Jack Nunn (LGS 2004)

Founder and Director

Company: Science for All and Public Health Research at La Trobe University
Industry Sector: Healthcare / Science

A Levels: English, Music, Biology, General Studies
Grades Achieved: AABB

University: University of Birmingham
Degree Course: English with Music

 

Jack Nunn is a public health researcher, PhD candidate, musician and founder and Director of the education organisation ‘Science for All’.

My time at the Loughborough Schools Foundation
I am immensely grateful to all the people who contributed to my education, mostly to those who taught me to question everything.  The 6th form was a particularly wonderful time for me. We were all young adults, there by choice (in those days!) and given the freedom and support to explore a huge range of opportunities.  I remember at the time feeling so grateful for all the things I could do in one day – starting a day playing cello in a string quartet in the shared music school (with two superb violinists who both went on to be professionals!), discussing literature and music in the morning and then learning about the fast-developing field of genetics after a fantastic lunch (which I still miss to this day).  The teachers who were most able to keep the flame of enquiry alive in me and others – as well as fulfilling the curriculum – are the ones I still cherish most deeply.  These were very happy moments.

University
I quickly realised the opportunities I’d have at University would dwarf every other stage of my life and it’s fair to say I probably spent more time at Uni doing ‘extra-curricular’ activities than work – which I’ve never regretted. I joined the RAF University Air Squadron and learned to be a pilot, found a life-long passion for scuba diving, started a literary magazine, played gigs in bands, had a radio show, wrote articles for the newspaper and music for concerts.  University is a unique point in your life – get involved!  I studied English with Music and enjoyed it very much, although a word of warning to the creative – don’t assume your individual creative voice will be nurtured at University – it’s often a battlefield of opposing views and aesthetics and the undergrad can be caught in the crossfire – respect and nurture your own creative flame, don’t expect anyone else to.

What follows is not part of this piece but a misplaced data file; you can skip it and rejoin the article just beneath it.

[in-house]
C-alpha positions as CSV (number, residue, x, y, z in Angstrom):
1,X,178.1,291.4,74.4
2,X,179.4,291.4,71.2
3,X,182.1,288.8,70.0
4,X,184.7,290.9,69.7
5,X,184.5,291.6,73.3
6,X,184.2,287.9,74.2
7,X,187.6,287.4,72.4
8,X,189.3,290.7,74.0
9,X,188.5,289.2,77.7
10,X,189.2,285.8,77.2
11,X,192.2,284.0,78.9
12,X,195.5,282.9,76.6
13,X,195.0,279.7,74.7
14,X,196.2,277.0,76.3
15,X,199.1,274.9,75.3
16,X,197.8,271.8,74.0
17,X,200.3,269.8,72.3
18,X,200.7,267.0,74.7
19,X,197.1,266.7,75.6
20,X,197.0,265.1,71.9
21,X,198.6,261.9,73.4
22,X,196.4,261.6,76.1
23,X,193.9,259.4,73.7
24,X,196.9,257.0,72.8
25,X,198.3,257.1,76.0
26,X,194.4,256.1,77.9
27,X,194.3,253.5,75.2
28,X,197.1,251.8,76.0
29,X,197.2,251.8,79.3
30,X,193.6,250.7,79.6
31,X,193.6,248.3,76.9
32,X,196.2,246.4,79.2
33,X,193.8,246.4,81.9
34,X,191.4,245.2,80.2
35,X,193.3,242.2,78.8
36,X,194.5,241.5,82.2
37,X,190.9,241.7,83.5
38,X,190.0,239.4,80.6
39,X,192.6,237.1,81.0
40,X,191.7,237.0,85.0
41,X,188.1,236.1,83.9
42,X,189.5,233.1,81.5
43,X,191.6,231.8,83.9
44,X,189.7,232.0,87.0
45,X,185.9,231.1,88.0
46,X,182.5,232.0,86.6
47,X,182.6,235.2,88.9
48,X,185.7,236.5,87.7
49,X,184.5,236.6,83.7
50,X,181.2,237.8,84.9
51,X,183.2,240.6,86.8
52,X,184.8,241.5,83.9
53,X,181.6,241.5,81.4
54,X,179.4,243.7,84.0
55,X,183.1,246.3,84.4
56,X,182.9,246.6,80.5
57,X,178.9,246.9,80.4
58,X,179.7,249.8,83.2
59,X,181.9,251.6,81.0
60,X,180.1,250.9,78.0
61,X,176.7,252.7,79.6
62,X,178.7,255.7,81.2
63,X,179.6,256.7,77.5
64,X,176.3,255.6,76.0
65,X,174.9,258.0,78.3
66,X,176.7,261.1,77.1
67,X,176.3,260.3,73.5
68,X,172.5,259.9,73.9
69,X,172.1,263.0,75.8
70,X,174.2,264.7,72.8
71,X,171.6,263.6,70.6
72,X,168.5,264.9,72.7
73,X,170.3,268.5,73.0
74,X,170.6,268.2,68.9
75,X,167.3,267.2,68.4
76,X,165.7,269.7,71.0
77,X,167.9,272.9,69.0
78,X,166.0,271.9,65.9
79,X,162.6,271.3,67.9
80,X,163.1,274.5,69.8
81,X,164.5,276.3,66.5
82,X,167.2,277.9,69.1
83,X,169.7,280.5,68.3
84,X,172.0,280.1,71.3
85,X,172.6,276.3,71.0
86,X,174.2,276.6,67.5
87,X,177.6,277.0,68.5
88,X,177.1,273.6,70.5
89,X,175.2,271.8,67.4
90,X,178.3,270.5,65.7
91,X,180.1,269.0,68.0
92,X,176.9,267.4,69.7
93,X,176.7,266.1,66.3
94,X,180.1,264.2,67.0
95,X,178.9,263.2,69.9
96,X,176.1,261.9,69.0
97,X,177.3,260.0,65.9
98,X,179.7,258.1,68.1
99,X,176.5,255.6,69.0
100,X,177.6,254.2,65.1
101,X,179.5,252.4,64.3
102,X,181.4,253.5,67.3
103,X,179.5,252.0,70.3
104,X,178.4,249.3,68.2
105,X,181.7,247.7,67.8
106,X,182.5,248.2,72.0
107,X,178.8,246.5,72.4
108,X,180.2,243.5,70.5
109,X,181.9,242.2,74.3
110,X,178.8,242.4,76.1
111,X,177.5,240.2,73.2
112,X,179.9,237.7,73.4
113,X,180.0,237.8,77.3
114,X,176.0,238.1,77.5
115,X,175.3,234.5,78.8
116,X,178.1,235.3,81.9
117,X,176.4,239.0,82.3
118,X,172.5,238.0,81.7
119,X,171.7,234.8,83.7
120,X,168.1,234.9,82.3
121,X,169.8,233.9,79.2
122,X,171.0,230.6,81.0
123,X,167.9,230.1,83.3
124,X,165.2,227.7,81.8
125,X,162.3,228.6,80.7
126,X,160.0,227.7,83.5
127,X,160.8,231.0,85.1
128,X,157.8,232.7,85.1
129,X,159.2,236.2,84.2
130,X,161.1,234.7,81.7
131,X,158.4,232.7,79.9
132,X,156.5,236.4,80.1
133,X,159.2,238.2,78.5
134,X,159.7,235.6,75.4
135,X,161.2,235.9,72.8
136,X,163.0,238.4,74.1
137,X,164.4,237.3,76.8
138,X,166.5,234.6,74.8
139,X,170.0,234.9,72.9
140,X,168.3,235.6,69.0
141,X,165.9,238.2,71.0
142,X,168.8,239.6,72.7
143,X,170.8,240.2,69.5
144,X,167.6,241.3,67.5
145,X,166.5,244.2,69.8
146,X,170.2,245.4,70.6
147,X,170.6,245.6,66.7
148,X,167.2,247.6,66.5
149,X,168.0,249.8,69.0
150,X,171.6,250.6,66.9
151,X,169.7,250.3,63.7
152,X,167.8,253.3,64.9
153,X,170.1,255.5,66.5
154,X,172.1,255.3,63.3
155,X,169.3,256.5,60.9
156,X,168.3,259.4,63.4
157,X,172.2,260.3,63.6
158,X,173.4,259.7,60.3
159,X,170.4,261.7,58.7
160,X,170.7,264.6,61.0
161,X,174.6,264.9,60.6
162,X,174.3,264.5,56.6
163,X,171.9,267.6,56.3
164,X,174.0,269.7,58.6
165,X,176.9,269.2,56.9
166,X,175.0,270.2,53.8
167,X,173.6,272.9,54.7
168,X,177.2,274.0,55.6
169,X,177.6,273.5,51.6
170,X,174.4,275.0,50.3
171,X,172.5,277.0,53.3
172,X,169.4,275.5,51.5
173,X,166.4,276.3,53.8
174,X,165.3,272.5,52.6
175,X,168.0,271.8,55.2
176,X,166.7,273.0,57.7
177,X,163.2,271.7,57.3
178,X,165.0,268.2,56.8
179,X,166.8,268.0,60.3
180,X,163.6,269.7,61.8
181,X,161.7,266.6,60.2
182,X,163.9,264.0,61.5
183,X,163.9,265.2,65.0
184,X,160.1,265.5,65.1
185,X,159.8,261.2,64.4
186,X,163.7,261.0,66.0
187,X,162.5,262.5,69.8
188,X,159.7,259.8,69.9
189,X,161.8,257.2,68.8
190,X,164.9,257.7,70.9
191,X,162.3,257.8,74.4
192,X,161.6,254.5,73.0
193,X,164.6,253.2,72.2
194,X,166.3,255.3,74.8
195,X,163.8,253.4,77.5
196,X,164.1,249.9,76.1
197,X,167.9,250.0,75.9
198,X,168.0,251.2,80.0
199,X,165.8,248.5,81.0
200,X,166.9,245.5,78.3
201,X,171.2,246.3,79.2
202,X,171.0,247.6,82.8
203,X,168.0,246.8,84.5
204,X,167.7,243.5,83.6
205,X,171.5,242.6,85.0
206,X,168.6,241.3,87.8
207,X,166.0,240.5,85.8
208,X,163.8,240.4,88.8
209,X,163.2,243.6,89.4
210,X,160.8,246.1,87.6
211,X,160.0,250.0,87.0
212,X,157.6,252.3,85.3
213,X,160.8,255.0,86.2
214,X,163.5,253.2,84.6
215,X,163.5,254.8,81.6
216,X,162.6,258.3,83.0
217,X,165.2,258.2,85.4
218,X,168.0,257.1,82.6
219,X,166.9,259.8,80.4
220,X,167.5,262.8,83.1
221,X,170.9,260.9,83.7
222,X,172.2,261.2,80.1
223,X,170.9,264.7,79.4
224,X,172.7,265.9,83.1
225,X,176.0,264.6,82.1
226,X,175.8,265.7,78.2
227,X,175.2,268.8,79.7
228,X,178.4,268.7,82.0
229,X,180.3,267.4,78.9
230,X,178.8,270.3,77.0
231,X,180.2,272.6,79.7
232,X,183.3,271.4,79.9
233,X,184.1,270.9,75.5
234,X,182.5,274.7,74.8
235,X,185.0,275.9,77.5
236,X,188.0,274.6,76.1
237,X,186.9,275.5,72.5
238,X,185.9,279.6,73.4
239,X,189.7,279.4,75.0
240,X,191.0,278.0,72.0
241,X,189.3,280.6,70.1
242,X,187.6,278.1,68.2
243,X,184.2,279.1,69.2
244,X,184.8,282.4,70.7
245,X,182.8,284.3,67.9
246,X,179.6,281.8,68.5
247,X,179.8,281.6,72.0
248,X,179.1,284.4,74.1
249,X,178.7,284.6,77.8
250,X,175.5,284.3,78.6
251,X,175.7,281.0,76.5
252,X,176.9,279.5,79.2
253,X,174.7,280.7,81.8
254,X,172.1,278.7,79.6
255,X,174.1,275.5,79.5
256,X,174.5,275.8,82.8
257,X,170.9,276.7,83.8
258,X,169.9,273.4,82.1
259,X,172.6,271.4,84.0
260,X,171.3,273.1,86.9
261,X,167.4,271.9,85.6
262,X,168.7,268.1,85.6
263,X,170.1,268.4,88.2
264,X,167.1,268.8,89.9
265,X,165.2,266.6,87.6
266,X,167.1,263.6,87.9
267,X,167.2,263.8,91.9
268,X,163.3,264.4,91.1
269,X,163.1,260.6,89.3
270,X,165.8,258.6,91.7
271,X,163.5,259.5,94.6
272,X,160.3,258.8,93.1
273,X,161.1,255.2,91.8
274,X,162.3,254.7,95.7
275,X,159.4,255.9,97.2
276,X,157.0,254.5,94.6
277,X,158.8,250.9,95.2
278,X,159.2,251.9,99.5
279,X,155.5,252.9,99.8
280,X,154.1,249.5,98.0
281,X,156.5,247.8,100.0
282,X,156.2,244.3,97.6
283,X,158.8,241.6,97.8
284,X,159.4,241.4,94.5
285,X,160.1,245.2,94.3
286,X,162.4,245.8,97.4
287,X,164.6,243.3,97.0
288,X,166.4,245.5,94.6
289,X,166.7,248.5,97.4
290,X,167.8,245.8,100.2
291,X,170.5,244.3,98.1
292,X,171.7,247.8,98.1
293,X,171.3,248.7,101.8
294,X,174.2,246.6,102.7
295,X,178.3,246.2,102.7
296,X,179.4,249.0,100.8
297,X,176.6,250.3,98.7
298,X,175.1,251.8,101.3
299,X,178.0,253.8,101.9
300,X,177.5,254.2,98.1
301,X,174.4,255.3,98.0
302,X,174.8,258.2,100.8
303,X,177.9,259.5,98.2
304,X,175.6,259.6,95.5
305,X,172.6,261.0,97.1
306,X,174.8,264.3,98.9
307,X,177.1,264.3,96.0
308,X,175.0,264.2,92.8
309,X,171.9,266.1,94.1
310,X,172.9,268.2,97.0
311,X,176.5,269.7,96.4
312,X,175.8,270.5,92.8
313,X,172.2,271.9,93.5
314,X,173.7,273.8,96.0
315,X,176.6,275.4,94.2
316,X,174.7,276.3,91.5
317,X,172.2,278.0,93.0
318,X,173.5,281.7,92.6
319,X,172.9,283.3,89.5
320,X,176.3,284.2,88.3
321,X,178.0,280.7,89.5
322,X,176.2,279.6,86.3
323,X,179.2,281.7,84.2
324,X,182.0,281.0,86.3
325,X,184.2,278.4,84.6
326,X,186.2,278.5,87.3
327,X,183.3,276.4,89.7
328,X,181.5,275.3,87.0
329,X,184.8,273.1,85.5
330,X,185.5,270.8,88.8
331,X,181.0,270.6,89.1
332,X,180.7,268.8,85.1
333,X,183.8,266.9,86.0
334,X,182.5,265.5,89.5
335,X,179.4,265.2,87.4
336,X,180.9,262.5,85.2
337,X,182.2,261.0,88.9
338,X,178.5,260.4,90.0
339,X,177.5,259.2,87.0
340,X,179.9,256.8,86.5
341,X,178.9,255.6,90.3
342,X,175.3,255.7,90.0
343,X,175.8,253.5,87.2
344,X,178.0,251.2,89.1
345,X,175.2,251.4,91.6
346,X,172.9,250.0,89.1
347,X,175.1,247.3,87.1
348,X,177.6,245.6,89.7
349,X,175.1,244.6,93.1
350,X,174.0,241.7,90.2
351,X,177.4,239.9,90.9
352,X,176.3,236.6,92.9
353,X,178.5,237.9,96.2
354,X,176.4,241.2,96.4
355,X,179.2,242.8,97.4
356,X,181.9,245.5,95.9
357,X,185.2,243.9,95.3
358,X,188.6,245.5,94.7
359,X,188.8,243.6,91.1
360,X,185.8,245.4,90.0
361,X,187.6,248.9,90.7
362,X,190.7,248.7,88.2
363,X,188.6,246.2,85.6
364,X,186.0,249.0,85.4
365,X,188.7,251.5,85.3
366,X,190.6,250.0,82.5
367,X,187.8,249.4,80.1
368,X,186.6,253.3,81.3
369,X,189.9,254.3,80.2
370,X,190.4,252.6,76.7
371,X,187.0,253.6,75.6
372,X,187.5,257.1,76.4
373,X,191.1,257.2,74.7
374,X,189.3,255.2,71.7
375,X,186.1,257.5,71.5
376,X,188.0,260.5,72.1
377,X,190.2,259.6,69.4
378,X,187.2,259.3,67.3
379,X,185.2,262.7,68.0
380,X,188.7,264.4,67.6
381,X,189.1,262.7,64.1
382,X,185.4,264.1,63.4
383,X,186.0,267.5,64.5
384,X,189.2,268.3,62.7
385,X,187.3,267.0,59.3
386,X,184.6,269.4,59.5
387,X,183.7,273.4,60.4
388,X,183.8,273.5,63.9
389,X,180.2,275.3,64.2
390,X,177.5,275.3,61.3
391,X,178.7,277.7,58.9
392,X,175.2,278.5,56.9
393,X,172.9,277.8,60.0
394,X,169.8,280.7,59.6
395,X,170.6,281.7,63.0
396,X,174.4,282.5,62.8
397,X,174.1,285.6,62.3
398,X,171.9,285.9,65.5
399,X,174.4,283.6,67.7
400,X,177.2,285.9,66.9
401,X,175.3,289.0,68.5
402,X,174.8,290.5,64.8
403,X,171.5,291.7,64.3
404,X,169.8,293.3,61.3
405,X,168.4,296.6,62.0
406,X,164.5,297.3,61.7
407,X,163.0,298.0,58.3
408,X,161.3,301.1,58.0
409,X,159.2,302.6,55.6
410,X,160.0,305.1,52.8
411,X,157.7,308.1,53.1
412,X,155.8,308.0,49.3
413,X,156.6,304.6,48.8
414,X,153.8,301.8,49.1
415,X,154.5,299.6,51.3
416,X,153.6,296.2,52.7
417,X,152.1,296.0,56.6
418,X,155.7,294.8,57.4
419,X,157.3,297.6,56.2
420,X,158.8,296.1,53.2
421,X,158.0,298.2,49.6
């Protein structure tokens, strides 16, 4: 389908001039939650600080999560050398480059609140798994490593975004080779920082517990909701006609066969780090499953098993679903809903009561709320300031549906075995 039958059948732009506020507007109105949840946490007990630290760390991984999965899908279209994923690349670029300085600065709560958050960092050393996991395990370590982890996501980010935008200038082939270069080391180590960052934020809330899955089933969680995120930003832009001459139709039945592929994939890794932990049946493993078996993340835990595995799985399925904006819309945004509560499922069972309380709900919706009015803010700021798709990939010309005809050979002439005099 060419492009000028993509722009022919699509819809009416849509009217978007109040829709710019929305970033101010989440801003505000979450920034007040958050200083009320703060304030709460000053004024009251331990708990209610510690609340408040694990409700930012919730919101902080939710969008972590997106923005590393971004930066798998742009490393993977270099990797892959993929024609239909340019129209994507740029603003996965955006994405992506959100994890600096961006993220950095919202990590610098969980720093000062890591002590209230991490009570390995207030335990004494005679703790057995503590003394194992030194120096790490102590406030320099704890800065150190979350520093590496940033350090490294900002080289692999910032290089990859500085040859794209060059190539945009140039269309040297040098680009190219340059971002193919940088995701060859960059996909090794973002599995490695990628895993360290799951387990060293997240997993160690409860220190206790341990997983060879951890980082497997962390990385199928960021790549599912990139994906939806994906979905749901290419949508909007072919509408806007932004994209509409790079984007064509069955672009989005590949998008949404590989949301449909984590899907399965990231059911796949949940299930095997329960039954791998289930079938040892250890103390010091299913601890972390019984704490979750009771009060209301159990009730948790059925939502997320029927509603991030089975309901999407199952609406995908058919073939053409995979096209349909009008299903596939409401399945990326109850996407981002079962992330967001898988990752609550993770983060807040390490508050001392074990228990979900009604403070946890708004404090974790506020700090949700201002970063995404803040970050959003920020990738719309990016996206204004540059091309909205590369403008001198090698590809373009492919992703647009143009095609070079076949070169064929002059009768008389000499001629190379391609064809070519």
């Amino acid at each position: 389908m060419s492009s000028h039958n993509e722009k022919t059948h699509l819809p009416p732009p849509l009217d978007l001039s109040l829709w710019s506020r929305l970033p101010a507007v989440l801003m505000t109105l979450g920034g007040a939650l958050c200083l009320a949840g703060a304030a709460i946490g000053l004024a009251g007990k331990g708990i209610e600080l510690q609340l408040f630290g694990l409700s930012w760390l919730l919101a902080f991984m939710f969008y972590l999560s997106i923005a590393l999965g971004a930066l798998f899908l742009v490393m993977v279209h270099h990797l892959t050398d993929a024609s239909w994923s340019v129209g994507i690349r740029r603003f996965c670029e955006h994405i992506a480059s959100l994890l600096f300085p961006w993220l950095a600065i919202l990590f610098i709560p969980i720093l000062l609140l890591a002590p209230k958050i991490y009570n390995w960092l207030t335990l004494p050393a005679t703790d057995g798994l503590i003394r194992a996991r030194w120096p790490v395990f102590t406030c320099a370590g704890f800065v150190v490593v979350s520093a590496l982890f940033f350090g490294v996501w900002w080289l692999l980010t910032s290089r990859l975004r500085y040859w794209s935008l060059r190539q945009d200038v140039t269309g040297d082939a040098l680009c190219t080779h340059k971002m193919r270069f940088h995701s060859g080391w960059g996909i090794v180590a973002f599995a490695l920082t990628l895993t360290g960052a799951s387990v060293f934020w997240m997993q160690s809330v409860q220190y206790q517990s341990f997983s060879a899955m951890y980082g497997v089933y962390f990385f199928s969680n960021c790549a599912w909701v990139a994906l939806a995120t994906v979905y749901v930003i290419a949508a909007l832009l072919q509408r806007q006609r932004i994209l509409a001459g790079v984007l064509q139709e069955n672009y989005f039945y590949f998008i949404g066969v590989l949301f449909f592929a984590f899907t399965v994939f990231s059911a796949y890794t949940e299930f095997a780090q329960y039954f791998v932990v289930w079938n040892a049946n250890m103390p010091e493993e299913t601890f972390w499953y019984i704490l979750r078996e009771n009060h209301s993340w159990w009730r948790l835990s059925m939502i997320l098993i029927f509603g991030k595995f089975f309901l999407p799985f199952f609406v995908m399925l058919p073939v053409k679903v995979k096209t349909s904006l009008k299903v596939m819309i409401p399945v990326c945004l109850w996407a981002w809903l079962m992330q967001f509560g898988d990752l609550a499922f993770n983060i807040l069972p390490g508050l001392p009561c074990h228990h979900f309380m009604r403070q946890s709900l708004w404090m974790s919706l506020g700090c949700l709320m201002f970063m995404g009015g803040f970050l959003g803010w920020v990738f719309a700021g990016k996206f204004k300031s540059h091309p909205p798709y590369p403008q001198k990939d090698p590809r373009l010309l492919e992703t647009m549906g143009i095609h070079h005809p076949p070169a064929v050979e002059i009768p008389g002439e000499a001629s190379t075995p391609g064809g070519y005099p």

"I remember at the time feeling so grateful for all the things I could do in one day."

Working life
My first job after University was in Leicester working for the Prince’s Trust – it involved training and managing volunteers to work with people in care and ex-offenders.  l loved running courses and this educational thread was picked up later in my career.  Meanwhile I was travelling to London regularly to work as a studio assistant for Felix Buxton and Basement Jaxx.  After working for a year, I travelled for a life-changing few months (and down-under I met my wife to be!).  I got a job working for Macmillan Cancer Support in London, playing to my strength of writing and running courses and training.  My work was recognised by the National Institute for Health Research and I successfully implemented a quality assured facilitator training programme across three countries which trained the public and researchers in how to work together to build partnerships.  I made it all open access and worked across health conditions, trying to get condition specific charities to start sharing more resources.  It is this expertise I’m now using to inform my work as Director of the education organisation I have founded called ‘Science for All’.